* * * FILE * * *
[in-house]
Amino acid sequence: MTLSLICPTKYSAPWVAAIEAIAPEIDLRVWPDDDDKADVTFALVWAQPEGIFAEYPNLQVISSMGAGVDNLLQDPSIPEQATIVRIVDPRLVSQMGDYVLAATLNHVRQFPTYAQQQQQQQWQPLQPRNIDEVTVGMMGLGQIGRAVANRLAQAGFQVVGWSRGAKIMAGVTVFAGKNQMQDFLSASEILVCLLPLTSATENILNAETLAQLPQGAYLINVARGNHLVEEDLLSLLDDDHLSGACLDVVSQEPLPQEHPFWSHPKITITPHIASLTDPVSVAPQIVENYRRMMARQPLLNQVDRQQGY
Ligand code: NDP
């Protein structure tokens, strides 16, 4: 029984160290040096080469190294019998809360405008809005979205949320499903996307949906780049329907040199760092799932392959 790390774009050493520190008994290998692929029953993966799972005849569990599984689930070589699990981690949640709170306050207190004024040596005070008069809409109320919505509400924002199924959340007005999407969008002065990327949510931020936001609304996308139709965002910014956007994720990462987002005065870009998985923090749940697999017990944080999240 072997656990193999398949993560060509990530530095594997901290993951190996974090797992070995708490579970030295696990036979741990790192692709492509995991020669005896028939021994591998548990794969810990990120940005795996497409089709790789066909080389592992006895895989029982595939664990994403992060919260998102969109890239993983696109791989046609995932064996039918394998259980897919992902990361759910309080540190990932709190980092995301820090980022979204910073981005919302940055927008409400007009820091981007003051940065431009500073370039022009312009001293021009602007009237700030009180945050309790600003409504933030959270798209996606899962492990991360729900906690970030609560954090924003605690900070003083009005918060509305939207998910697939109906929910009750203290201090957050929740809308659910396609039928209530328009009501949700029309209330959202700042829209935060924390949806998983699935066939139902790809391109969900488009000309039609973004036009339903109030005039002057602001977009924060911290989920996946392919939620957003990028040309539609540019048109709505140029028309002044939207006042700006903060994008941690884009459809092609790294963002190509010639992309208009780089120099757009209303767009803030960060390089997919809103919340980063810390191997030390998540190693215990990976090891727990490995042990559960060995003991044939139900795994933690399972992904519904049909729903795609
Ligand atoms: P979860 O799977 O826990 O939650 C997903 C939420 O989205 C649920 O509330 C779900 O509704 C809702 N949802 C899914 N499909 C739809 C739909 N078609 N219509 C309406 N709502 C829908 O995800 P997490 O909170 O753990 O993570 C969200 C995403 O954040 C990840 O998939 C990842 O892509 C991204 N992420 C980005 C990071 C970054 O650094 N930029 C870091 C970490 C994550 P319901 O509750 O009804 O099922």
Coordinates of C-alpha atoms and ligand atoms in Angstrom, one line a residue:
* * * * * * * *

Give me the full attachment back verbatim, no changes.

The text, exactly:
[in-house]
Amino acid sequence: MTLSLICPTKYSAPWVAAIEAIAPEIDLRVWPDDDDKADVTFALVWAQPEGIFAEYPNLQVISSMGAGVDNLLQDPSIPEQATIVRIVDPRLVSQMGDYVLAATLNHVRQFPTYAQQQQQQQWQPLQPRNIDEVTVGMMGLGQIGRAVANRLAQAGFQVVGWSRGAKIMAGVTVFAGKNQMQDFLSASEILVCLLPLTSATENILNAETLAQLPQGAYLINVARGNHLVEEDLLSLLDDDHLSGACLDVVSQEPLPQEHPFWSHPKITITPHIASLTDPVSVAPQIVENYRRMMARQPLLNQVDRQQGY
Ligand code: NDP
């Protein structure tokens, strides 16, 4: 029984160290040096080469190294019998809360405008809005979205949320499903996307949906780049329907040199760092799932392959 790390774009050493520190008994290998692929029953993966799972005849569990599984689930070589699990981690949640709170306050207190004024040596005070008069809409109320919505509400924002199924959340007005999407969008002065990327949510931020936001609304996308139709965002910014956007994720990462987002005065870009998985923090749940697999017990944080999240 072997656990193999398949993560060509990530530095594997901290993951190996974090797992070995708490579970030295696990036979741990790192692709492509995991020669005896028939021994591998548990794969810990990120940005795996497409089709790789066909080389592992006895895989029982595939664990994403992060919260998102969109890239993983696109791989046609995932064996039918394998259980897919992902990361759910309080540190990932709190980092995301820090980022979204910073981005919302940055927008409400007009820091981007003051940065431009500073370039022009312009001293021009602007009237700030009180945050309790600003409504933030959270798209996606899962492990991360729900906690970030609560954090924003605690900070003083009005918060509305939207998910697939109906929910009750203290201090957050929740809308659910396609039928209530328009009501949700029309209330959202700042829209935060924390949806998983699935066939139902790809391109969900488009000309039609973004036009339903109030005039002057602001977009924060911290989920996946392919939620957003990028040309539609540019048109709505140029028309002044939207006042700006903060994008941690884009459809092609790294963002190509010639992309208009780089120099757009209303767009803030960060390089997919809103919340980063810390191997030390998540190693215990990976090891727990490995042990559960060995003991044939139900795994933690399972992904519904049909729903795609
Ligand atoms: P979860 O799977 O826990 O939650 C997903 C939420 O989205 C649920 O509330 C779900 O509704 C809702 N949802 C899914 N499909 C739809 C739909 N078609 N219509 C309406 N709502 C829908 O995800 P997490 O909170 O753990 O993570 C969200 C995403 O954040 C990840 O998939 C990842 O892509 C991204 N992420 C980005 C990071 C970054 O650094 N930029 C870091 C970490 C994550 P319901 O509750 O009804 O099922």
Coordinates of C-alpha atoms and ligand atoms in Angstrom, one line a residue: